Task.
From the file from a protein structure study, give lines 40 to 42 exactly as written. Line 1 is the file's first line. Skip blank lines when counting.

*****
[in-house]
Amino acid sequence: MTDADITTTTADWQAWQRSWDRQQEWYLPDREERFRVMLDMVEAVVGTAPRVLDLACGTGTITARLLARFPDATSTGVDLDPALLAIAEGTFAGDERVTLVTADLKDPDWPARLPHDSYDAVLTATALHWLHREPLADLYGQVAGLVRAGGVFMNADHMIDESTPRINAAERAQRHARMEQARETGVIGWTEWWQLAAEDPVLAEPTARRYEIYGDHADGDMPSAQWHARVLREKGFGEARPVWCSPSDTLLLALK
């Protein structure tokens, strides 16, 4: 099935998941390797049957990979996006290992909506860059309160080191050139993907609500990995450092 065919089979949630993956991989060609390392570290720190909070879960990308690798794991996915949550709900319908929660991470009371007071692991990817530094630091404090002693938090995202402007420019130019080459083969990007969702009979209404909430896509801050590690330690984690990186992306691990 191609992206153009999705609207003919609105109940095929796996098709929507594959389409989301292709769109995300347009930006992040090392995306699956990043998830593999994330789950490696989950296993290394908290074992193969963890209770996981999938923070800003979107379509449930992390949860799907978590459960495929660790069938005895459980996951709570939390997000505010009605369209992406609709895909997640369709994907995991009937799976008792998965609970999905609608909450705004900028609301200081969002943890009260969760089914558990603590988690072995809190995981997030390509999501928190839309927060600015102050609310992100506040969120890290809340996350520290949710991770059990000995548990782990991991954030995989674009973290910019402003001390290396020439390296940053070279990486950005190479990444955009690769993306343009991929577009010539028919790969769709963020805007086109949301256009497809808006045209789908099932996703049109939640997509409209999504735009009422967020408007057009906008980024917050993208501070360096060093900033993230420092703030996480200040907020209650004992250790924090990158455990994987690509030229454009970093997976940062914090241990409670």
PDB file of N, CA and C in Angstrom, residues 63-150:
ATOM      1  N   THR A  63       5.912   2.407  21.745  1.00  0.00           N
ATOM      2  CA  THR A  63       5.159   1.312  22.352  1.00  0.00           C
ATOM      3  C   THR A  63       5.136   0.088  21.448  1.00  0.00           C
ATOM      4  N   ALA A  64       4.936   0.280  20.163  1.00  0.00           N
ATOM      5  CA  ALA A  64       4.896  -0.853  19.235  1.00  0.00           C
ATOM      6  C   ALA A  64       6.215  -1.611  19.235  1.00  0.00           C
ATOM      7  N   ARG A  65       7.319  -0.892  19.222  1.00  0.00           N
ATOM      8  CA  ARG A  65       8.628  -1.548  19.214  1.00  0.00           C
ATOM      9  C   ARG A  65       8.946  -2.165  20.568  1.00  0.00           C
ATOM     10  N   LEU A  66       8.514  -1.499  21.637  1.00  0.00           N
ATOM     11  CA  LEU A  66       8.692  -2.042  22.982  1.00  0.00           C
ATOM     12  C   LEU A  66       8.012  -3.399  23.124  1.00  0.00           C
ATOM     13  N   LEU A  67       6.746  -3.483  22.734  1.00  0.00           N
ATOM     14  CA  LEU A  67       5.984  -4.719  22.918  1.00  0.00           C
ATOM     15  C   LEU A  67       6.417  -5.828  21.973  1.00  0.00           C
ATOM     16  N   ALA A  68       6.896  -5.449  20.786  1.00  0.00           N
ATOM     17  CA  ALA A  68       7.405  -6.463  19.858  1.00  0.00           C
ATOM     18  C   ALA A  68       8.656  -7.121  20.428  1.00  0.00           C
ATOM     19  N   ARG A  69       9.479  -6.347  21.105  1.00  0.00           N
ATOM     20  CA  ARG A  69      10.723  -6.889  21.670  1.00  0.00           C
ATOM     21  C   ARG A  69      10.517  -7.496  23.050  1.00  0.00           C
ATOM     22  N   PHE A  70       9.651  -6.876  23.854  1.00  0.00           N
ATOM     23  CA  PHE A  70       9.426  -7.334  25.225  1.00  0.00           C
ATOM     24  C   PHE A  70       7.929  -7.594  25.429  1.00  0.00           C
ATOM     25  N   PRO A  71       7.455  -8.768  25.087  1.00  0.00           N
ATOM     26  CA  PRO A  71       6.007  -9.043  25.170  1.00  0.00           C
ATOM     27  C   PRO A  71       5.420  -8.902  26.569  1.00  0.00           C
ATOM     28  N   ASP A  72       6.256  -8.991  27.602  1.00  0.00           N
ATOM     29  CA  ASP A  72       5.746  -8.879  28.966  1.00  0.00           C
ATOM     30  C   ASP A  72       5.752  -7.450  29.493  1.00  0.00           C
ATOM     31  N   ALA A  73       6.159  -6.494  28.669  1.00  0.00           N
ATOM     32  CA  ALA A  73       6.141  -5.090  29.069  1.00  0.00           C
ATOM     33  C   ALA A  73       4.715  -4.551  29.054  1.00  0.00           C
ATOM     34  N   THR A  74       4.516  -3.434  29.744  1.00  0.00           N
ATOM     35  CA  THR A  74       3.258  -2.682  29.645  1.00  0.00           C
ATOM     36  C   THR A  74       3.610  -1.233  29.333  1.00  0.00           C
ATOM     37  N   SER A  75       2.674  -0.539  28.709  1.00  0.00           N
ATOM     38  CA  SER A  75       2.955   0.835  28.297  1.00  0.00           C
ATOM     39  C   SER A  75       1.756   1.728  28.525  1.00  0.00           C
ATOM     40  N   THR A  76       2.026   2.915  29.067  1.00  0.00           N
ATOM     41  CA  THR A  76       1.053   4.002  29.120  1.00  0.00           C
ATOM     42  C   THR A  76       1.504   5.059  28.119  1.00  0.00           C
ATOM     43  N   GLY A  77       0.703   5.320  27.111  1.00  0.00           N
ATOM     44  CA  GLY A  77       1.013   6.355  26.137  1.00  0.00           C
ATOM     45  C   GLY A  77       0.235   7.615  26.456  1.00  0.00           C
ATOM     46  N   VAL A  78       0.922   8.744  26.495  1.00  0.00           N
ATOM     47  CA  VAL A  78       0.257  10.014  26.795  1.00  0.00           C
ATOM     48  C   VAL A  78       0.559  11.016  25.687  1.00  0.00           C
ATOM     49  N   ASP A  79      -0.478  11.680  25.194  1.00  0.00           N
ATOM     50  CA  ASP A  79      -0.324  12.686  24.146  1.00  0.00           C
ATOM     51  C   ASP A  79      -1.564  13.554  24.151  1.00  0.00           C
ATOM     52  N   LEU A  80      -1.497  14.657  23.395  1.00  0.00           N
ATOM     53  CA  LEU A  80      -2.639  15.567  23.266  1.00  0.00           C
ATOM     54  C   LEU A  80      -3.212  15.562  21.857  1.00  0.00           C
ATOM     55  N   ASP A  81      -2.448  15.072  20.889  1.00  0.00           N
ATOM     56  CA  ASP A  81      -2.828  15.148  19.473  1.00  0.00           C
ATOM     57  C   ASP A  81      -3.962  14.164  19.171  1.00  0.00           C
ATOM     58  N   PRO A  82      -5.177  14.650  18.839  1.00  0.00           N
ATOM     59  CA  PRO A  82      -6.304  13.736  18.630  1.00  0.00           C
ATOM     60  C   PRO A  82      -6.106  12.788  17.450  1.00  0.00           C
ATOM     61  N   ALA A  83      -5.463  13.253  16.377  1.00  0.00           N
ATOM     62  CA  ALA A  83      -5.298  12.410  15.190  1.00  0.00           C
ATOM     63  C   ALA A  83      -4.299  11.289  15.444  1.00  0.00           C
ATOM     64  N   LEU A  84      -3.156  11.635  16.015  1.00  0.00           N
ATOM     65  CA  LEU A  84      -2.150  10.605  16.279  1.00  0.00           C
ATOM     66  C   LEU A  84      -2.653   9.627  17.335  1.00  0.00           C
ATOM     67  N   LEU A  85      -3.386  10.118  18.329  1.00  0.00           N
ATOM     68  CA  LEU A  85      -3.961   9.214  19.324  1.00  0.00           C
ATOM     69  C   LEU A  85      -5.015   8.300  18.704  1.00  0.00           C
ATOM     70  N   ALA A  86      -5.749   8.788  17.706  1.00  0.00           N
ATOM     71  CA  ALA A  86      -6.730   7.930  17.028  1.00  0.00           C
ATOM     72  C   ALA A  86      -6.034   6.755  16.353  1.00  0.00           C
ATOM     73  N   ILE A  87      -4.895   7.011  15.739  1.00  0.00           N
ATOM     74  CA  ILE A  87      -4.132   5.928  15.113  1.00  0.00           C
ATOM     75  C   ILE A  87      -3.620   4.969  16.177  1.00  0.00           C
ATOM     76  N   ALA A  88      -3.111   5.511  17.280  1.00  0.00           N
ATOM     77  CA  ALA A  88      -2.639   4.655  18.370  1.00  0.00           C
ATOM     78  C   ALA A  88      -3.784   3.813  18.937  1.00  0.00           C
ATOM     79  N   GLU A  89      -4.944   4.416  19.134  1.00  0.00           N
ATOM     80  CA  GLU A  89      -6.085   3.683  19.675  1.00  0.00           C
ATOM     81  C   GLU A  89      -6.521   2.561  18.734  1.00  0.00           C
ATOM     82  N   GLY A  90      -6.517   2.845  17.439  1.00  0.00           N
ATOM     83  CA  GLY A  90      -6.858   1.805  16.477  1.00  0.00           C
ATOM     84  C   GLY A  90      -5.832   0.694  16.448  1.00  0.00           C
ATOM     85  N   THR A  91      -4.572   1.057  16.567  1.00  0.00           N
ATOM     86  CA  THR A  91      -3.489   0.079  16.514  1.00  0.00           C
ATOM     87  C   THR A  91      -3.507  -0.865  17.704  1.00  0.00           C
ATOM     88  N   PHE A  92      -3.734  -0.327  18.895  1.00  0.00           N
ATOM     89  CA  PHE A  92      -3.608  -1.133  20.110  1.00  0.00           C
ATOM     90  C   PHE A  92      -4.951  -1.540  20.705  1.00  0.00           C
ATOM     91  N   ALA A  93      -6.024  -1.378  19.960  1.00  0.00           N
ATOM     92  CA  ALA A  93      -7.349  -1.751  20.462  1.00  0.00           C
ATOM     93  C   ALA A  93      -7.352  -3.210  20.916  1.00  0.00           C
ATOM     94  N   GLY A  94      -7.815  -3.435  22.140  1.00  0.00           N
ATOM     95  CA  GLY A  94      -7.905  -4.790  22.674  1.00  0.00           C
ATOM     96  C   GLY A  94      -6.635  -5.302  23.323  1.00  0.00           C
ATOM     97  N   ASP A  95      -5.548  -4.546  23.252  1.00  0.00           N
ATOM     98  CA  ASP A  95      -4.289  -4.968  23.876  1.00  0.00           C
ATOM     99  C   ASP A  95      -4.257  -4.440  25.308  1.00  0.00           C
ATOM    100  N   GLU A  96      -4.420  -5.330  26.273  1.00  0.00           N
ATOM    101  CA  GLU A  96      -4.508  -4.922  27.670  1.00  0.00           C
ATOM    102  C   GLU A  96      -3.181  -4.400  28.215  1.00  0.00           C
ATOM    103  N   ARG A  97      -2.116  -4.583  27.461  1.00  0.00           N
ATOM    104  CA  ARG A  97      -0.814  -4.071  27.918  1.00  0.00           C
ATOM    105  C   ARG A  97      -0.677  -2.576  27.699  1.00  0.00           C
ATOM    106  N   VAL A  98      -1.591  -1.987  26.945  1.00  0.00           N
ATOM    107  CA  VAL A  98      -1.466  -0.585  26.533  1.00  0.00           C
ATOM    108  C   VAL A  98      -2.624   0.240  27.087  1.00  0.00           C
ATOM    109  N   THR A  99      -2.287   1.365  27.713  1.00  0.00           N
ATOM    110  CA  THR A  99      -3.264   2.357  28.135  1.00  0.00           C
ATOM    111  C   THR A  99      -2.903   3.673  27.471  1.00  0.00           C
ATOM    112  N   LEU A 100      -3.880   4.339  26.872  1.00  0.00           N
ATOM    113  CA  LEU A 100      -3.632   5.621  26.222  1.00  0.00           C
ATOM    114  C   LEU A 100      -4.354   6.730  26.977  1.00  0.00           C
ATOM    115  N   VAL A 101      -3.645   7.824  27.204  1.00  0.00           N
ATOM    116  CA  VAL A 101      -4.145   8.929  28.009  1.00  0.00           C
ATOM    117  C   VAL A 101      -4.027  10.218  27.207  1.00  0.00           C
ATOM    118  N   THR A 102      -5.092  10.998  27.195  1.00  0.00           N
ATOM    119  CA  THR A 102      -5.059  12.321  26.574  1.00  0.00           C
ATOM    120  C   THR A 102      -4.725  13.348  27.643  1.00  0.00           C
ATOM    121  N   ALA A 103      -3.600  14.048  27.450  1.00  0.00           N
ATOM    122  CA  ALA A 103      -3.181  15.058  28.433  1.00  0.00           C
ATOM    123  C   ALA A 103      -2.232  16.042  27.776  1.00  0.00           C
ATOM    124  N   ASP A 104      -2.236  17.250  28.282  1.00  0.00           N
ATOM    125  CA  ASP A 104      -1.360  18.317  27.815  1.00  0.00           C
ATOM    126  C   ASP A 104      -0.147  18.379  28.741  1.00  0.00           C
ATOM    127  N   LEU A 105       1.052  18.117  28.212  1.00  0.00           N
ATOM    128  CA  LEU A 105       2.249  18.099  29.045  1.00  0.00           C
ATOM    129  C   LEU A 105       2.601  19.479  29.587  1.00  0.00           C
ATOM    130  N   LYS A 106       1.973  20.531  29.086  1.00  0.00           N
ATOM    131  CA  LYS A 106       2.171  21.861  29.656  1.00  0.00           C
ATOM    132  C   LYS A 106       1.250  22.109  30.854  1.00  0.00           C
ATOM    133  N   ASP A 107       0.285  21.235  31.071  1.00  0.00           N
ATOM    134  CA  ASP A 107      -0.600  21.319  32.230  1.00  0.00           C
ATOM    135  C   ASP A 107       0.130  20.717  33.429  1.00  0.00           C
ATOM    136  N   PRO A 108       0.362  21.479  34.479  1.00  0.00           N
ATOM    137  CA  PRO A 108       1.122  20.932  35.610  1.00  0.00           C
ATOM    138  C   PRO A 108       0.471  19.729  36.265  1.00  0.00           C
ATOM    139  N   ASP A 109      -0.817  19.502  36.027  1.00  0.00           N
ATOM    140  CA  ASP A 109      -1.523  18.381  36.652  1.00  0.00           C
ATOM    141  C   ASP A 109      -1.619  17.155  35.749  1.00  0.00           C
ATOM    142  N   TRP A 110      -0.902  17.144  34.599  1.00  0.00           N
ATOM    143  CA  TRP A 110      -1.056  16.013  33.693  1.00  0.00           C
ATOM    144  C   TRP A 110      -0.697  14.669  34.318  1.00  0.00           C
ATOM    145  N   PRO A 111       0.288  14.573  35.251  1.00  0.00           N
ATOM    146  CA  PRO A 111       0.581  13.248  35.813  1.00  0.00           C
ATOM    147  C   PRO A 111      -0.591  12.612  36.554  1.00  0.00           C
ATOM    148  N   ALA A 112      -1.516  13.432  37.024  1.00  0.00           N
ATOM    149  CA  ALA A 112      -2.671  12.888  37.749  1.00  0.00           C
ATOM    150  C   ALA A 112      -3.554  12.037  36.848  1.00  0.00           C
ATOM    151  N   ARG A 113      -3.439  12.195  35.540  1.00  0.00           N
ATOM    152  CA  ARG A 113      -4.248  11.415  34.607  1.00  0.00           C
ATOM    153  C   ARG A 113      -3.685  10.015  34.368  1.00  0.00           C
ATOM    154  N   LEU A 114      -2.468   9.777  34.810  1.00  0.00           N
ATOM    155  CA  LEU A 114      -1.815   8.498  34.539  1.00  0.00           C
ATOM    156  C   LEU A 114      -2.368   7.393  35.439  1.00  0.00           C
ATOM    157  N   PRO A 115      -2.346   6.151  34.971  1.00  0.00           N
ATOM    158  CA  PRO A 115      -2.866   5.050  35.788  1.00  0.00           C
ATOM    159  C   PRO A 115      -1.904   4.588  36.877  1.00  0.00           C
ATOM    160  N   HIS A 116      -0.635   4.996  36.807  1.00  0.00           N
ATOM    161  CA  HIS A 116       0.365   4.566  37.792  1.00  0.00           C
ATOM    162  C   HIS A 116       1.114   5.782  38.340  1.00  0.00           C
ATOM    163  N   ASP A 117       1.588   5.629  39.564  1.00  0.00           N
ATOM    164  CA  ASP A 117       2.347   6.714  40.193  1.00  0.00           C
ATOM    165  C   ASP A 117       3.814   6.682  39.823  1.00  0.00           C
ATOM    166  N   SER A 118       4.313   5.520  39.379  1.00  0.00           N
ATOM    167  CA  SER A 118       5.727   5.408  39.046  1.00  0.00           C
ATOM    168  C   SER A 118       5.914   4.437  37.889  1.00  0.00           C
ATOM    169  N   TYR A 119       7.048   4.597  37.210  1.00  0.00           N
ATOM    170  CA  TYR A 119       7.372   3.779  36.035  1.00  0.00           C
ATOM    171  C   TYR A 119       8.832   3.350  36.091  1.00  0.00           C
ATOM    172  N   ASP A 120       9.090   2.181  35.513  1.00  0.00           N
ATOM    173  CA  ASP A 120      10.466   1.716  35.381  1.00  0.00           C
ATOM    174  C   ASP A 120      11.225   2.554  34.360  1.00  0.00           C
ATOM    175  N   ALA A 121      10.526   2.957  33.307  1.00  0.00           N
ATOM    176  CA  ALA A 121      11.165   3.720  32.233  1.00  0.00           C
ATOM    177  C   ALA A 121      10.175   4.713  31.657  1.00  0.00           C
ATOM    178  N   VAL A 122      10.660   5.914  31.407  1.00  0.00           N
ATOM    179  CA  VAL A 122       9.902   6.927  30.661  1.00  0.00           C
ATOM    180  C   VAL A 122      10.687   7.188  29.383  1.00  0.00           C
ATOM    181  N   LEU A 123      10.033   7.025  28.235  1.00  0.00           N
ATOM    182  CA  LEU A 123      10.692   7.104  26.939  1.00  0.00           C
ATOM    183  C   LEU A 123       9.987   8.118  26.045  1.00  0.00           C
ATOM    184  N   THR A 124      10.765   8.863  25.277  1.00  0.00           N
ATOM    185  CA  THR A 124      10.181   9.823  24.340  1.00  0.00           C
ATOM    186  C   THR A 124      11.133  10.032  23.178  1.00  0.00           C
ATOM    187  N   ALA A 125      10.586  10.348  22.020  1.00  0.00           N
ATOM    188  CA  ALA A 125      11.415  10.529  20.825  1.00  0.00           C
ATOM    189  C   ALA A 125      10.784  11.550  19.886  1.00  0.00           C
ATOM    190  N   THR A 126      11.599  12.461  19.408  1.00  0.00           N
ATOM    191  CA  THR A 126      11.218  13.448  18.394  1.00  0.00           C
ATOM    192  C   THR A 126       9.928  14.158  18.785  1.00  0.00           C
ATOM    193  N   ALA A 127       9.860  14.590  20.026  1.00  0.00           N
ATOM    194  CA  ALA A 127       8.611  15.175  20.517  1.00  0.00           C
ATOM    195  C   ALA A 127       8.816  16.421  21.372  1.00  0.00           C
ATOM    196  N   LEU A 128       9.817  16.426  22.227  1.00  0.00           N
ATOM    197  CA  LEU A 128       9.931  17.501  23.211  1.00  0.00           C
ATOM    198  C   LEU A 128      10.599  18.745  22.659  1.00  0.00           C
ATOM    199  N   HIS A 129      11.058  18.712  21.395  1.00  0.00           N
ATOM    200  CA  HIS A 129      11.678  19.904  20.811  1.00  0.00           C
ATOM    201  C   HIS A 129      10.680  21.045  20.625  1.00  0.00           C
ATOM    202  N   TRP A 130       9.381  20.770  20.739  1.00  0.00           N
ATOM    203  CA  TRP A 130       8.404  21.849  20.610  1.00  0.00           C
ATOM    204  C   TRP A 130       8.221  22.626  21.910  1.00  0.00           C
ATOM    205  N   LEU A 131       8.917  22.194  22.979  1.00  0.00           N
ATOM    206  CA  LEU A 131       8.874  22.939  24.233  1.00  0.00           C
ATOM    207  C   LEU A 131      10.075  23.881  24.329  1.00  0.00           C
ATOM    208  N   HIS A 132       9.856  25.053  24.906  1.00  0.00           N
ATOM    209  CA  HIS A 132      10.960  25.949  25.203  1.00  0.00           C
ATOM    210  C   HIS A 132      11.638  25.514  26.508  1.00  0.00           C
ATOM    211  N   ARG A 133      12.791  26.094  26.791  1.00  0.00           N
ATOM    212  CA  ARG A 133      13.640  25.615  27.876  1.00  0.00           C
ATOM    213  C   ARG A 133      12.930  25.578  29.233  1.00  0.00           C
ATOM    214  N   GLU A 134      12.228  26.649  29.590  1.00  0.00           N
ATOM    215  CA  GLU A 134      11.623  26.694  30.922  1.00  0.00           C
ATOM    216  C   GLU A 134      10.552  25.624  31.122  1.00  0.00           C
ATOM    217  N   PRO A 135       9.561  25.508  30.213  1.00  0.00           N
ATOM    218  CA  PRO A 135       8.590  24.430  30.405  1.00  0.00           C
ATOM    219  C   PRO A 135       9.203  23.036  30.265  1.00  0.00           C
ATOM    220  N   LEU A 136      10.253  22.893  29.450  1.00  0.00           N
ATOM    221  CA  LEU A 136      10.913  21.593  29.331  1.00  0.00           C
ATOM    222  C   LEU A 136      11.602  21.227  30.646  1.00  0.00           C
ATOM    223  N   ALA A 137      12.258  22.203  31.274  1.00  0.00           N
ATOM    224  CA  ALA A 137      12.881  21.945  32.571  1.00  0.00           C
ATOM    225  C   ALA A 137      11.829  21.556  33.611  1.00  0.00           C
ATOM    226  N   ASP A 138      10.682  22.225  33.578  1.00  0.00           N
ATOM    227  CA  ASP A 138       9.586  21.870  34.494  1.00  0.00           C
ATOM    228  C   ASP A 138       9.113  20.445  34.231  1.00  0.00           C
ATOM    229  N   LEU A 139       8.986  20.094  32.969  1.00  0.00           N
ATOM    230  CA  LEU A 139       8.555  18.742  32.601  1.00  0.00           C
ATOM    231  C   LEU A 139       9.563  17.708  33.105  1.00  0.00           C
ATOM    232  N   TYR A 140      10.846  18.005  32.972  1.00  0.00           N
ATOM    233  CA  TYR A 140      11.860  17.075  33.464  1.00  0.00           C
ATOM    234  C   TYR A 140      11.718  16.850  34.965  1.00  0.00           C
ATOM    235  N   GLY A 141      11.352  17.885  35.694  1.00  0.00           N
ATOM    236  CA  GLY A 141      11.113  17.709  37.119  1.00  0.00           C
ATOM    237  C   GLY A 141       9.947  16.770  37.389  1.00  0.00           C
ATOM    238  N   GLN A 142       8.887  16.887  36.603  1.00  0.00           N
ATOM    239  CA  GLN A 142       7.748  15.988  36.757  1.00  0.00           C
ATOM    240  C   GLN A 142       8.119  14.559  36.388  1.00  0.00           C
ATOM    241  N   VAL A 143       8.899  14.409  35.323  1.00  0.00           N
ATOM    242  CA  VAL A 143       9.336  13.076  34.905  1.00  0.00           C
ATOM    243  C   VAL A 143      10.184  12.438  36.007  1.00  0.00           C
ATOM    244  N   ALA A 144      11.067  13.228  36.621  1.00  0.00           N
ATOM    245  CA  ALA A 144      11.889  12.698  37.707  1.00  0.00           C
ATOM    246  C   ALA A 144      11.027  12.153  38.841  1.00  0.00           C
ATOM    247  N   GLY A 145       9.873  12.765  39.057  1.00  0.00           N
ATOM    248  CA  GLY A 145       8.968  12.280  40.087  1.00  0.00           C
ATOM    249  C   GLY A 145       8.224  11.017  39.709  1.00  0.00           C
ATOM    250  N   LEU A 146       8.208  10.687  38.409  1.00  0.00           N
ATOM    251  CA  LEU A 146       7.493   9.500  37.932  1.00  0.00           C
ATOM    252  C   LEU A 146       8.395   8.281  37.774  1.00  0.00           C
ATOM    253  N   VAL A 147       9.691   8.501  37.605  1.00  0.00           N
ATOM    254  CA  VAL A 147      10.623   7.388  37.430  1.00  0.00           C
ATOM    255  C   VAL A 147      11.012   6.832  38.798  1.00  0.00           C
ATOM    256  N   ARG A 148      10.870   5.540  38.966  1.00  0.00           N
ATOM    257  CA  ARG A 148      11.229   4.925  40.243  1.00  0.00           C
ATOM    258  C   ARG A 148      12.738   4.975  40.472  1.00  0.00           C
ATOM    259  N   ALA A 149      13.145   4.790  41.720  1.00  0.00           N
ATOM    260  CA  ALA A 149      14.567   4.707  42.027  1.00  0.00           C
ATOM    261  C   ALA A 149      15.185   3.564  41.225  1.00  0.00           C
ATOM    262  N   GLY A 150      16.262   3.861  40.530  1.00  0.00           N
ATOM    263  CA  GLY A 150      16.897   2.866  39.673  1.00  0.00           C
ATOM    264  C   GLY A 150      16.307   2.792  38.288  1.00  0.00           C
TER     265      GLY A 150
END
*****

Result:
ATOM     36  C   THR A  74       3.610  -1.233  29.333  1.00  0.00           C
ATOM     37  N   SER A  75       2.674  -0.539  28.709  1.00  0.00           N
ATOM     38  CA  SER A  75       2.955   0.835  28.297  1.00  0.00           C